We had two options to start with – Kickstarter or IndieGoGo. We spoke for a while and the reason we chose IndieGoGo is because they offer a policy where you keep what you make, even if you don’t make your full target. We thought this would be best; any amount of money was better than nothing. Seeing as we were a group no-one had heard of before we really didn’t expect to reach our full target so quickly. We’re constantly amazed at how much support we’ve gotten from people and we’re still really happy for people to help out. We think it was the right choice.

Why did you decide to make the main character a game programmer, will other coders find the portrayal accurate?

I think it just made sense; it suited the idea of the characters and experience. We’ve always been inspired by the idea of the independent creators and there’s so many issues with the industry right now. I think it really represents more than just gaming. It’s reflective of what we’re trying to do too, after writing it we’ve constantly been talking about how we’re in a similar situation to the characters, which is a strange co-incidence. They’re working hard on getting something no-one has heard of out there and constantly being turned away by these bigger publishers, it’s only really with the support of crowd-funding that they make it. It was an interesting topic at the time, it still is, and it’s funny to find ourselves in a similar situation. I’m interested in game development and what goes into creating all this content, so I’ve tried to reflect that in the narrative, I think there’s a little bit of techno-babble in there hopefully it’s accurate enough to not feel forced and people will like it.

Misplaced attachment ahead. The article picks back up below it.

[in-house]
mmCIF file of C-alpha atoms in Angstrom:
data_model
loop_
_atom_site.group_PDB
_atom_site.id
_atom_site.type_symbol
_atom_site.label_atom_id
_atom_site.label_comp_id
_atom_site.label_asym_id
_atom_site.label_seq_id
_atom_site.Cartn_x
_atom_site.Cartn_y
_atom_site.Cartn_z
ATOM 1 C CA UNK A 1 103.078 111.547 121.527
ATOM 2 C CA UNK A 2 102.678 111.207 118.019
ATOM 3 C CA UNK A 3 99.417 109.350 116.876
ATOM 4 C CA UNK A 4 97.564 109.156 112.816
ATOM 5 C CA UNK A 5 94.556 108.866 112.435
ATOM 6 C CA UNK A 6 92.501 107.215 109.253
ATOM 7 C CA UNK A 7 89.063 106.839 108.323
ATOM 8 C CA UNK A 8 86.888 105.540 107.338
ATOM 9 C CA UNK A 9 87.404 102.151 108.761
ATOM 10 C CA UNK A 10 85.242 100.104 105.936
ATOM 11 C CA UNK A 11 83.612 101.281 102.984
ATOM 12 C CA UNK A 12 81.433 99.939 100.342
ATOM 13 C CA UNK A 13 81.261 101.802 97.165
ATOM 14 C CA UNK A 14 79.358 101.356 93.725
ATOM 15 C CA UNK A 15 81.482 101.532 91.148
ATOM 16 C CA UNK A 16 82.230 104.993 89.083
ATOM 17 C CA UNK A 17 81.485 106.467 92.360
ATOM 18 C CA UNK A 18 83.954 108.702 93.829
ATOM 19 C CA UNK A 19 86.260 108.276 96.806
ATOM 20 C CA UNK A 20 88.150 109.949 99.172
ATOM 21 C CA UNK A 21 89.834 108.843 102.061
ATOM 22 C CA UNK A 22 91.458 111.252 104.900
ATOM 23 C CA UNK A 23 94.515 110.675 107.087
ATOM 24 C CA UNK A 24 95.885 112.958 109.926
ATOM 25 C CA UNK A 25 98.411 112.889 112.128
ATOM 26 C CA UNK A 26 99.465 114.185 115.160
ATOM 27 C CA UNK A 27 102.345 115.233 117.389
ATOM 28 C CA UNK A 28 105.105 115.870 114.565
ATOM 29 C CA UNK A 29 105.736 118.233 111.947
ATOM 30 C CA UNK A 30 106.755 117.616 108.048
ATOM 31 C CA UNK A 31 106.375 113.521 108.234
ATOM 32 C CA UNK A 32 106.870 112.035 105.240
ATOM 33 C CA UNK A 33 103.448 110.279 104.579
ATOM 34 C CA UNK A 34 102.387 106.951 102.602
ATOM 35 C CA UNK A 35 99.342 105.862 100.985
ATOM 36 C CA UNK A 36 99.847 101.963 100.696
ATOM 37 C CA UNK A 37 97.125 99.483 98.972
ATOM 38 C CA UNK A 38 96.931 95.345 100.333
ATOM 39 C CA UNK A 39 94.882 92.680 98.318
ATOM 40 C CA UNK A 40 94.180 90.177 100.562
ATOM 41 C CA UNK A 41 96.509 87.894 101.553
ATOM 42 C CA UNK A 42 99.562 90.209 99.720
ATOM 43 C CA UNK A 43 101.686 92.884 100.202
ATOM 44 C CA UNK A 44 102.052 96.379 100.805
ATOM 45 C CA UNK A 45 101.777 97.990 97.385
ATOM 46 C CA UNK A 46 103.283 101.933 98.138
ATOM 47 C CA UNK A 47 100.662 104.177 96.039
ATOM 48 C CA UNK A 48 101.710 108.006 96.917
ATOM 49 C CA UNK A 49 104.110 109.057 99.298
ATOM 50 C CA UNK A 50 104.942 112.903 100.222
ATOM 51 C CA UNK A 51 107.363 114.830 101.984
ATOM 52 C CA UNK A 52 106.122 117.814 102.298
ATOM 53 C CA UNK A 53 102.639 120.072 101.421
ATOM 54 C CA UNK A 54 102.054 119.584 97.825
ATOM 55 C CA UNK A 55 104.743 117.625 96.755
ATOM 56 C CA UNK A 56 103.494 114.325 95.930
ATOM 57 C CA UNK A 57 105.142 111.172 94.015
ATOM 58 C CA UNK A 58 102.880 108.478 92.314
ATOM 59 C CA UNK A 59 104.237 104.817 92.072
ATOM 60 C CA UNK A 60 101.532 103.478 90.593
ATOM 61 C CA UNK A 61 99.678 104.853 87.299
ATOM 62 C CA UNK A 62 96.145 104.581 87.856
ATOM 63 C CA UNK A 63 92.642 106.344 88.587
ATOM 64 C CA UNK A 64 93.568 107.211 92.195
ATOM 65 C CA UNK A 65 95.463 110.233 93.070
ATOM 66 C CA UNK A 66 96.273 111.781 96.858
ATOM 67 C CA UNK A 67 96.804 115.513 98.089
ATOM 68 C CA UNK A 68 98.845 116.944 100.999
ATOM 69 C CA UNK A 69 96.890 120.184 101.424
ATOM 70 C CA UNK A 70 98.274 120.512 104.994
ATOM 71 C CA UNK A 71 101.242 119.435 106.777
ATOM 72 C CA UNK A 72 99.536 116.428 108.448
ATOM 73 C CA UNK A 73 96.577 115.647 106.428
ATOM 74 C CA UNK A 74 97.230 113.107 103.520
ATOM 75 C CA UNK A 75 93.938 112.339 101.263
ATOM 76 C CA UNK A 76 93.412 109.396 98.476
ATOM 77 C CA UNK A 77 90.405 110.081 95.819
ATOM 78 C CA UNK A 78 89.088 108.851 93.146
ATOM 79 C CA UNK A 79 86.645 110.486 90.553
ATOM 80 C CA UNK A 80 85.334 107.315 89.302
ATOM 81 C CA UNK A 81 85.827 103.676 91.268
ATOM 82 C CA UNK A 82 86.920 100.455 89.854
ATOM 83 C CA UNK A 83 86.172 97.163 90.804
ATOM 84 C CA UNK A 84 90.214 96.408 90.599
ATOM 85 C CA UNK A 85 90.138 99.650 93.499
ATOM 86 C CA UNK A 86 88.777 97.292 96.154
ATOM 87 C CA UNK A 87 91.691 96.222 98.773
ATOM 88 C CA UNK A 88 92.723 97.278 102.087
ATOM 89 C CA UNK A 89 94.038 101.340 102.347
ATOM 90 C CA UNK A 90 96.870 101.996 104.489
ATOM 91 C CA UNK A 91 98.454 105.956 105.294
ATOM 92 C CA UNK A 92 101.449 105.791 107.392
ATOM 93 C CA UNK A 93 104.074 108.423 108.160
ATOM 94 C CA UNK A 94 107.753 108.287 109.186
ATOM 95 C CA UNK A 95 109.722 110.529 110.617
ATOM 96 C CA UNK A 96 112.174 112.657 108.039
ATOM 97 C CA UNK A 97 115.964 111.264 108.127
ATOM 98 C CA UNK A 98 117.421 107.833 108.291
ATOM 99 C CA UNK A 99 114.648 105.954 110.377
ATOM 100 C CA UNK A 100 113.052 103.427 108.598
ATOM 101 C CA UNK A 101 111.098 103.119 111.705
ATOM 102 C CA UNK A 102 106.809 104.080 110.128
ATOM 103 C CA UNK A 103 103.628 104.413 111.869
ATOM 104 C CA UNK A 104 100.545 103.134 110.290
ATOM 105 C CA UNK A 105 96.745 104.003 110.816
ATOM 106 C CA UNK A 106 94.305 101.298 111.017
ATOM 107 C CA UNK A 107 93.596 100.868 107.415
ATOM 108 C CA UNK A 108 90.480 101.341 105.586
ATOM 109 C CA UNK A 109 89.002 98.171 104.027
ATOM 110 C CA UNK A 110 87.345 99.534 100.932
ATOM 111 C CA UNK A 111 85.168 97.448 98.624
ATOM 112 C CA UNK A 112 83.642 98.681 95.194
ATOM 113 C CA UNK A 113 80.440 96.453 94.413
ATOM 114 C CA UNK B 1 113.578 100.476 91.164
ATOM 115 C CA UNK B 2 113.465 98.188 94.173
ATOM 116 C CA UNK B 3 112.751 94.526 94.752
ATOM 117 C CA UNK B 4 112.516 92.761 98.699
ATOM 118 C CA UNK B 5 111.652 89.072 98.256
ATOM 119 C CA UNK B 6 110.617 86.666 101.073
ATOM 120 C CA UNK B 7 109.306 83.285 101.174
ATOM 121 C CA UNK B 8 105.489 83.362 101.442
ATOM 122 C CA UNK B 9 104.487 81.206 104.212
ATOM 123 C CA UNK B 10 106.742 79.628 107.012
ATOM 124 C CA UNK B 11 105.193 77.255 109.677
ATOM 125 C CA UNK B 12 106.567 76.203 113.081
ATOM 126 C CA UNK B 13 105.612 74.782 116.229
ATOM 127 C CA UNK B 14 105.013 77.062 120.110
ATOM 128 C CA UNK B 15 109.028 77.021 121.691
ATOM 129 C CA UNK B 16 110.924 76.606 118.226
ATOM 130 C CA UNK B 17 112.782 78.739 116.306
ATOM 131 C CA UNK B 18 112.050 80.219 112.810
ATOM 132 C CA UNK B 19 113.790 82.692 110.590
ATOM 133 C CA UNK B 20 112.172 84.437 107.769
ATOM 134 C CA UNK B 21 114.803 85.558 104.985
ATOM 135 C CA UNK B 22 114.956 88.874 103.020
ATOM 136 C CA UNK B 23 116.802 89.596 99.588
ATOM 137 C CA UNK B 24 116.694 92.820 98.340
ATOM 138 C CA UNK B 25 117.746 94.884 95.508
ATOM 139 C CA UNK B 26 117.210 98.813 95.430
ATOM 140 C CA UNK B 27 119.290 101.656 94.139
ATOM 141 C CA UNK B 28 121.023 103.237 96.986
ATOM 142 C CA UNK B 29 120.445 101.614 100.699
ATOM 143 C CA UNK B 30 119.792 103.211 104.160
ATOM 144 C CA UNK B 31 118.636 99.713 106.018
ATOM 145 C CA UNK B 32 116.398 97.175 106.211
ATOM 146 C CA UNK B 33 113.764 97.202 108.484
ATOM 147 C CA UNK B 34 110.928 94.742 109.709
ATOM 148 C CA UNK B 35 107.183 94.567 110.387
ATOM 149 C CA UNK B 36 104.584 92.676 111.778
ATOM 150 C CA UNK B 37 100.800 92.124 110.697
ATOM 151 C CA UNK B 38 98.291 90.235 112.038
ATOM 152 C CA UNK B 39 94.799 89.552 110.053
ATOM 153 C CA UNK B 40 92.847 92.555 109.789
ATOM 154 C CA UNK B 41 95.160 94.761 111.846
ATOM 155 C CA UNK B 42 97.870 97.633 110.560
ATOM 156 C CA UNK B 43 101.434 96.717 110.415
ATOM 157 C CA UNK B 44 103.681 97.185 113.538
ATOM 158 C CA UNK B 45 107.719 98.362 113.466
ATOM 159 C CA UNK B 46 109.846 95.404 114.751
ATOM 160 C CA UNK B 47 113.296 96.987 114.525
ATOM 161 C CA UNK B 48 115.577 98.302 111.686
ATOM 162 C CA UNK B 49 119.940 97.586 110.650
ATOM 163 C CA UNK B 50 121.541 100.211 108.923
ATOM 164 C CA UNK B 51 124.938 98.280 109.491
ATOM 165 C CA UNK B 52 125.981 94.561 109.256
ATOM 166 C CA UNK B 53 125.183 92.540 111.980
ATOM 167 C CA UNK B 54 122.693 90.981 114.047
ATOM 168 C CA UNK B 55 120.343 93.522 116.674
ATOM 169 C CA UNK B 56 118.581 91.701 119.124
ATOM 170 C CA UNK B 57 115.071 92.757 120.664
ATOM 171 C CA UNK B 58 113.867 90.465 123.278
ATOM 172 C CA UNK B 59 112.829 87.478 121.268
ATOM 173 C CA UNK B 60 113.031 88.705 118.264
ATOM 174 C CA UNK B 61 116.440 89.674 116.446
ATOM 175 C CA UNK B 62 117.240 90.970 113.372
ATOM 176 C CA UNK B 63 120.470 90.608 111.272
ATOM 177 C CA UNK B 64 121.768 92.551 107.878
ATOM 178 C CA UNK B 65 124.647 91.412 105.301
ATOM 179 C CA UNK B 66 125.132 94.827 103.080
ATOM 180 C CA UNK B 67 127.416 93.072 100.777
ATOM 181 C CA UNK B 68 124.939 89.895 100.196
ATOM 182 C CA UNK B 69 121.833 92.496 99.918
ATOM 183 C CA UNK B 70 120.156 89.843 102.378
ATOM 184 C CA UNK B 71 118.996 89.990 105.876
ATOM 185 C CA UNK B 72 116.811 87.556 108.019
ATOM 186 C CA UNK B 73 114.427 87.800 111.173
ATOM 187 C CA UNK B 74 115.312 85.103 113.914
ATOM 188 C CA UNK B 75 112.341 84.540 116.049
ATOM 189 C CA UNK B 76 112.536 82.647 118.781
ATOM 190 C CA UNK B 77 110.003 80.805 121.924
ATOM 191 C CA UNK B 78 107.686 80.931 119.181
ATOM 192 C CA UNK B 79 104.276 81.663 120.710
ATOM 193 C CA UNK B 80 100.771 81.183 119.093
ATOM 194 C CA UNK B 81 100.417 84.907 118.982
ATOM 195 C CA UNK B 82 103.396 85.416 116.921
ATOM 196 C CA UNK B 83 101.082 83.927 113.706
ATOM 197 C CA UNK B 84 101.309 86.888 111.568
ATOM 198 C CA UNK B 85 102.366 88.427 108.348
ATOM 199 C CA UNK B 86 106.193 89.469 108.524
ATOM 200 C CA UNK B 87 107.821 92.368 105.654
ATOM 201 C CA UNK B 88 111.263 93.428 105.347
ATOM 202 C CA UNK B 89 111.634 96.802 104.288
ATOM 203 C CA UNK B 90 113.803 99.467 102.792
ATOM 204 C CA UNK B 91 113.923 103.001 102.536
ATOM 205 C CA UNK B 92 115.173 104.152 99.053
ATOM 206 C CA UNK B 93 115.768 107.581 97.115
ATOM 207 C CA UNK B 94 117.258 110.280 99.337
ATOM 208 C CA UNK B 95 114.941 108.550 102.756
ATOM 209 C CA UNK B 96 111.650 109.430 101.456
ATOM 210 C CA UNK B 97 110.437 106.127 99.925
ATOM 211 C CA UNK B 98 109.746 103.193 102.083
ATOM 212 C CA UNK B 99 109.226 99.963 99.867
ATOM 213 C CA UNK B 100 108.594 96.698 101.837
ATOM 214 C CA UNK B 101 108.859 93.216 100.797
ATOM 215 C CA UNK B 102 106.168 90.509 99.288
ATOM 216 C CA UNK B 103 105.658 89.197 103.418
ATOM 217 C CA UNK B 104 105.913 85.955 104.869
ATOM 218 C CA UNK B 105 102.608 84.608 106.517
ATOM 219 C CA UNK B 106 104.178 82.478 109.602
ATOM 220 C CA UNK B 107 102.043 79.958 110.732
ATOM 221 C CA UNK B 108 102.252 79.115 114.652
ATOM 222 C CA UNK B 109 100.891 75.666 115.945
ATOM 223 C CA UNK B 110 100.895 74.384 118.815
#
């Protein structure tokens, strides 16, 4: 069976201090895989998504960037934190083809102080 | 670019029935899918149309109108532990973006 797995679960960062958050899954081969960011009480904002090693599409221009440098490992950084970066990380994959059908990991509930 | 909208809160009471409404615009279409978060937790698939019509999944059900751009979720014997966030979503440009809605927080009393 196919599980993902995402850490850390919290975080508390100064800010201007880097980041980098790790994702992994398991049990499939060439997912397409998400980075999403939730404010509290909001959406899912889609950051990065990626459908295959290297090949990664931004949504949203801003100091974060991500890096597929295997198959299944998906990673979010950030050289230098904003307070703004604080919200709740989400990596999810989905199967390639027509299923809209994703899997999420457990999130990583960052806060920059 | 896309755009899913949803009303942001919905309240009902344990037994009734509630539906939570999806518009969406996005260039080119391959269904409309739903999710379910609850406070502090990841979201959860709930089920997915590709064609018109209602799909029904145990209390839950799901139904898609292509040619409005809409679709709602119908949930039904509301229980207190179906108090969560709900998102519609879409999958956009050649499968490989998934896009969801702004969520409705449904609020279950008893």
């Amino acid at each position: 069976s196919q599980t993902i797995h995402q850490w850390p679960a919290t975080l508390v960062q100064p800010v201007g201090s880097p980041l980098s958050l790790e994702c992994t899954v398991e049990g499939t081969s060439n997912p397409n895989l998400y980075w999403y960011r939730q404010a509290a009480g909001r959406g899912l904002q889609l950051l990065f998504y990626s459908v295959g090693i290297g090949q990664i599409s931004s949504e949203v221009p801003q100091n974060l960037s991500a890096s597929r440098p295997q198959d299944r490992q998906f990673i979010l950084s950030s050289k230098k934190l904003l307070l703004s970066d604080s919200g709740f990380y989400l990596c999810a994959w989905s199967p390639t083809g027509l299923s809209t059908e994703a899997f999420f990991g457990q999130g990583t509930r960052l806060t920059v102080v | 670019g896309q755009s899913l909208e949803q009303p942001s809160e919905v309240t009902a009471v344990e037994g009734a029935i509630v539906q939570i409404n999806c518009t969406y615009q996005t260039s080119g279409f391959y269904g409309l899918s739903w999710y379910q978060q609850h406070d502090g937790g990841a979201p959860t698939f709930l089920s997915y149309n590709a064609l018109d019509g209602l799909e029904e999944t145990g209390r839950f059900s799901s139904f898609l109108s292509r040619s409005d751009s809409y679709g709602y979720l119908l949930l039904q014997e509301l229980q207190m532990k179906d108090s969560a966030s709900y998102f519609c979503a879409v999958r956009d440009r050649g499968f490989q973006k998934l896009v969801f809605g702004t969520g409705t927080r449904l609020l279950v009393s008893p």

Are you fans of gaming yourself?

Yes. I think a large percentage of everyone working on the film is. Which is really nice. I’m currently re-playing through Final Fantasy X and I went out of my way to find TimeSplitters 3. There’ll be all sorts of gaming equipment in the characters office which is being sourced by the team, so we wont need to buy anything. I think we’re all trying to out compete each other by listing the vast majority of our own inventories.

Do you intend to include any gaming easter eggs or references?

I’d like to, I think there’s a few at the minute, I may add some more if there’s room for it. There’ll be lots of things in the den and there are a lot of references to things. I’m even hoping the gaming thing will be reflected in the score, I’ve sent my sound designer the soundtrack to The Sims games to get a feel for what I’m after. Imagine that, mixed with rom-com scores. It should be interesting. I think people will really connect with one scene in particular where a big publisher client is shooting down our two main characters. It’ll really make people laugh, but there’s a message there as well, on some major issues gamers have with the industry at the minute, which should be nice.

What Goes Up

What Goes Up officially begins shooting in July. For more information visit the film’s Facebook page.  You can also still be back the project on its IndieGoGo page up until Monday 24th June.